children

Education for the Children of San Esteban

January 11th, 2017

Written by Yarisleidy Mayorquin, Coordinator of Nica Agua

Léalo en español!

 

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The “Water Droplets” work on an educational poster. Las “Gotitas de Agua” completan un póster educativo.

The work of Nica Agua doesn’t stop at delivering filters and monitoring their use; the program is becoming more and more like the new model we are implementing in San Esteban. There we strengthen the capabilities of our community volunteers as well as the children, because children are the best demographic to learn and apply new information. A group of 21 kids between the ages of 7 and 13, representatives of their local primary school, receive a talk once a month focused on health and prevention where they learn about filters, water purification, hygiene, and cleanliness. These talks are dynamic and help the kids to strengthen their reading, speaking, and drawing abilities while instilling in them the spirit of volunteering. An environment where children always keep their community in mind, transmit their knowledge to their classmates, and motivate their parents, neighbors and friends to participate in community development is the goal that we hope to one day achieve!

Encouraging team work. Promoviendo el trabajo en equipo.

Encouraging team work. Promoviendo el trabajo en equipo.

“Water Droplets” is now the nickname for these children that have participated in our educational talks. After chatting with Martaeliza Blandon, the technical coordinator of Nica Agua in San Esteban, about the activities we’ve done, we wanted to find a name for this group of kids to make them feel special. After many ideas and much laughter, while a rain storm came our way, the name “Water Droplets” was born. The nickname is the perfect fit for the group of kids chosen to learn about various subjects and in turn teach them in their classrooms. I hope that the kids like their new nickname and believe that from a drop can come a stream; that a constant drip can change the shape of the hardest stones.

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Learning Gratitude from the children of Los Robles

February 1st, 2016

Written by guest blogger: Anisha Patel, volunteer, GSU School of Physical Therapy

Tucked in the lush green mountain region of northern Nicaragua lies the rural community of Los Robles. The community, built by the hands of its coffee farmers, is not only alive with the sounds of creatures living under the brush of its landscape, but also the joy that surrounds its people. It is here that our student physical therapy group experienced one of the most memorable adventures of our lives.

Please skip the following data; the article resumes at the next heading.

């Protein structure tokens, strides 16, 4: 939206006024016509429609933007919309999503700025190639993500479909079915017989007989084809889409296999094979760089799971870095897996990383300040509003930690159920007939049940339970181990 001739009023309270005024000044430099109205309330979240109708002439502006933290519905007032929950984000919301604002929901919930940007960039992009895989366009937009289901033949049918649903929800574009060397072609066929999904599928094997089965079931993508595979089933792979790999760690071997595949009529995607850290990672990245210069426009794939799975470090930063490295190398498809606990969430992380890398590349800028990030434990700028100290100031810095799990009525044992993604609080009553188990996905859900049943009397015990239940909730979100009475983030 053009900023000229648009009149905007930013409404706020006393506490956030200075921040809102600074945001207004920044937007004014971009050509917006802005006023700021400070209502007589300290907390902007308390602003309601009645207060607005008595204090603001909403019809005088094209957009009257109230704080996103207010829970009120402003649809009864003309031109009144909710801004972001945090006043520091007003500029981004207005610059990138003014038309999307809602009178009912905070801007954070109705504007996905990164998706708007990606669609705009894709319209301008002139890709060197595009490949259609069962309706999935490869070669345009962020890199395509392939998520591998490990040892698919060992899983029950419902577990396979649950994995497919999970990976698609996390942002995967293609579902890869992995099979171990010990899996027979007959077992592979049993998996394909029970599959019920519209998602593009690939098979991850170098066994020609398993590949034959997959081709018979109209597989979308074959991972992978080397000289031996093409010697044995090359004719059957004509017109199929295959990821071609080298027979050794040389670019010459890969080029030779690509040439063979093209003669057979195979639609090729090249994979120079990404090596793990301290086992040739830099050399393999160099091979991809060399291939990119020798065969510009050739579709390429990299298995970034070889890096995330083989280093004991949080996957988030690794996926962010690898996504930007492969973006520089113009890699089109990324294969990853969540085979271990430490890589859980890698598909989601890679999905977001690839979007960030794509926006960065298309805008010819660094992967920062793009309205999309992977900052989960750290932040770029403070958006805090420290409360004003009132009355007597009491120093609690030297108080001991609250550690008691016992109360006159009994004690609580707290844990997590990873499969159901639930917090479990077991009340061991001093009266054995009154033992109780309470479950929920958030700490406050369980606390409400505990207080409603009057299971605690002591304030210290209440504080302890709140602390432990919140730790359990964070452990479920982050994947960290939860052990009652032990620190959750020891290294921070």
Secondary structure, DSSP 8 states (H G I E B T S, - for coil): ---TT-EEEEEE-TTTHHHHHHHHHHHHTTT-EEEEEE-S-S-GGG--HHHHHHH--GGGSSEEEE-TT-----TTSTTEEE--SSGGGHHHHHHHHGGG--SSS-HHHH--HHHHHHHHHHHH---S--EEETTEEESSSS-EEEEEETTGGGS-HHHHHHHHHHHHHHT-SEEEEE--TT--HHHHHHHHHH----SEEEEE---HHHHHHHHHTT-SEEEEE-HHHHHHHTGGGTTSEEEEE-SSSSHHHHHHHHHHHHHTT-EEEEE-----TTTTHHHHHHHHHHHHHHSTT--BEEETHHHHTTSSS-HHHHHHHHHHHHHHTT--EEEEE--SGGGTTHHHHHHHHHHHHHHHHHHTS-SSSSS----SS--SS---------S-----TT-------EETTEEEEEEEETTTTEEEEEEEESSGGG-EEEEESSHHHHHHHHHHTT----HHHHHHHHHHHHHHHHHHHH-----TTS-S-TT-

The most impactful experience for me was having the chance to play with the children of the community. All day, I was terrified. Never having worked with a large group of children before, the millions of ways it could all go wrong was constantly in my mind as we approached the home that would serve as our base. The children were already standing at the porch – silent, waiting. I marveled at their stillness, their patience.

Learning to play duck, duck, goose

Learning to play duck, duck, goose

We were greeted with a kind shyness. As we began to play, the children began to open up and laugh, accepting us without a second thought. Even though I speak little Spanish, it was easy to connect with each of them. We spoke in a language beyond words — one that was filled with gestures, laughter, and a lot of love.

What struck me the most is how much joy these children exuded. They each thoroughly enjoyed even the most simple games. When they fell, they got up and kept running. In the span of two hours, not one of them shed a tear, yelled an insult, or displayed any displeasure. They each rose to every challenge with the grace of the wise old and the unparalleled joy of those who have learned to appreciate everything. From them, in such a short span, I learned the true meaning of gratitude.

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